The collection The Garden Party and Other Stories opens with At the Bay about wealthy families passing an idyllic and idle summer day in their holiday colony. Only the second is the title story which shows young Laura Sheridan and her well-to-do family on the day of The Garden Party. The beautiful morning is shadowed by the fatal horse accident of a young carter from the poor cottages at the foot of the hill where the Sheridans’ house stands, but Laura’s compassion and wish to stop the party out of respect for widow and children is only called extravagant by her elder sister Jose. Also her mother sees no reason to cancel everything and even seems amused by her daughter’s idea. She gives Laura a new hat in the hope of distracting her, and indeed, the young woman soon forgets about the “dead man just outside the front-gate”. The guests arrive, the music plays and everybody has a good time until the party is over. In the following story middle-aged and unmarried Josephine and Constantia Pinner, The Daughters of the Late Colonel, keep feeling under the heel of their despotic and miserly old father even after his burial. The protagonist of Mr. and Mrs. Dove proposes to a young woman who never can help laughing at him. In The Young Girl a beautiful seventeen-year-old is terribly annoyed with her existence. The story that comes next talks of the hard Life of Ma Parker that nobody except herself knows because the old servant has learnt to keep up a strong appearance. The couple of Marriage à la Mode leads a weekend relationship which estranges hardworking William from his wife Isabel who enjoys the “shallow, tinkling and vain” pleasures of bohemian life in the country. The Voyage is set aboard a ship taking Fenella to her new home at her grandparents’ after her mother died. The protagonist of Miss Brill is an aging spinster in Paris who attends Sunday concerts in the public gardens to observe life around her like she were in theatre. Her First Ball revolves around a young girl whose initial tension and serious thoughts are soon chased away by the joys of dancing. In The Singing Lesson Miss Meadow expresses her desperation about a broken engagement through the voices of her pupils. The Stranger is about the long-married Hammonds who have been separated due to the wife’s visit to their daughter overseas and who are reunited at last. Bank Holiday depicts a fair where people amuse themselves. The central figure of An Ideal Family is old Mr. Neave who feels worn-out, but wife and daughters refuse to notice. The final story of the collection is titled The Lady’s Maid and shows the lifelong devotion, even sacrifice of a woman to her lady who just died.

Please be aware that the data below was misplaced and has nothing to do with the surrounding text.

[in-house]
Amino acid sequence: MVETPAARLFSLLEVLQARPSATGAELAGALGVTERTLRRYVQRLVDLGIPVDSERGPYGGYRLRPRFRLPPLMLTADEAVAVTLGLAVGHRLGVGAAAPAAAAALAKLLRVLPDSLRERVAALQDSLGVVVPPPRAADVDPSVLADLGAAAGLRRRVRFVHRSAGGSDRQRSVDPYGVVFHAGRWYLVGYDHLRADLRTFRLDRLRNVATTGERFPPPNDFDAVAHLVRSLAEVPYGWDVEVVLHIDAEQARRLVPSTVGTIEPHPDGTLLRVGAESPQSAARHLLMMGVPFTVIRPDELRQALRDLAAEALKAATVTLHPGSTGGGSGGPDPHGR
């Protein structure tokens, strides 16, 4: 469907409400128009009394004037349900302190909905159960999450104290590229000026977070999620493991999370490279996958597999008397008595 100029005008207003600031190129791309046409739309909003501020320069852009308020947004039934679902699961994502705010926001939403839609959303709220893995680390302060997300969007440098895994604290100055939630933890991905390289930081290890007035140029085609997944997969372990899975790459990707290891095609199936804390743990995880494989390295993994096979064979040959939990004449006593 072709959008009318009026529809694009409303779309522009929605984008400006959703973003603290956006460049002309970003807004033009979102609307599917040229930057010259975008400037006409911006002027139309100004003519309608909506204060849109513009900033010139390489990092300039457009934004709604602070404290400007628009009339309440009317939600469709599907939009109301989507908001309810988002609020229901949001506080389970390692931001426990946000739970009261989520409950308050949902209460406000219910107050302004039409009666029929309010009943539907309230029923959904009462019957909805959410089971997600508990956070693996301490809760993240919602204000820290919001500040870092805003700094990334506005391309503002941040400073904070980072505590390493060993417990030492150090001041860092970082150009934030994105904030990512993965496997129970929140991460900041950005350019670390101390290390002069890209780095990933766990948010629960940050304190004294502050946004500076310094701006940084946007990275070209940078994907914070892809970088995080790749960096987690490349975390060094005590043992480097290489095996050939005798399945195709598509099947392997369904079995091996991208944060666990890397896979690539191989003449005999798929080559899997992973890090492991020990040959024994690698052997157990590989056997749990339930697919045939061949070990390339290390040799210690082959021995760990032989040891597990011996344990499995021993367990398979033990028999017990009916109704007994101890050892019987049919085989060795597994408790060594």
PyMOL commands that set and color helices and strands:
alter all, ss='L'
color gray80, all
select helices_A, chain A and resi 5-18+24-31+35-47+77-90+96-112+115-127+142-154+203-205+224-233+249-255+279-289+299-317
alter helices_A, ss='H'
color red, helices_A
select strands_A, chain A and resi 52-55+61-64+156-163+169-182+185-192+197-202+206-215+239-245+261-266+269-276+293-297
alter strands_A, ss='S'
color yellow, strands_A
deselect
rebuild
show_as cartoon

Under the title The Garden Party and Other Stories the author herself combined fifteen studies of mainly bohemian life in New Zealand, England and France. In none of the stories there happens much or extraordinary. The focus is clearly on the respective protagonists and on how they perceive their existence within the limiting framework of their own class. If there is happiness, it’s only the shining appearance kept up for the public, but under the surface there are suffering and/or boredom. Many of the well-to-do women feel trapped in a life that destines them to taking care of house and family, while leaving them little else to do but indulge in empty pleasures and cultivate their egotism as well as idiosyncrasies. Some of the girls at least sense the dullness of the lives that lie ahead of them, if they haven’t experienced it already, and yet they aspire to it because the threat of ending as a spinster, thus a social outcast is even worse. Wives, daughters and above all servants with an exaggerated sense of duty feel that they have no right to a life of their own which makes them bottle up their emotions and thoughts within themselves, even the greatest pain and grief. Criticism of society is hardly concealed in the sometimes bleak stories although it rather shines through the lines and the plots instead of being outspoken. In fact, much is left unsaid and yet the author manages to create powerful moods around her protagonists. Therefore some of the stories have a particularly strong impressionistic touch. Katherine Mansfield also uses a very clear and precise language which echoes her poetry and makes the entire collection a mere pleasure to read.
For me The Garden Party and Other Stories by Katherine Mansfield has been an enormously enjoyable experience and I regret not having discovered her work earlier in my life. Not everybody may share my enthusiasm because the author’s world is no happy one and her stories don’t flood over with action and romance, either. However, I’m convinced that those who like me love quiet and thoughtful reads will at least appreciate her stories. Therefore I warmly recommend this original collection first released in 1922.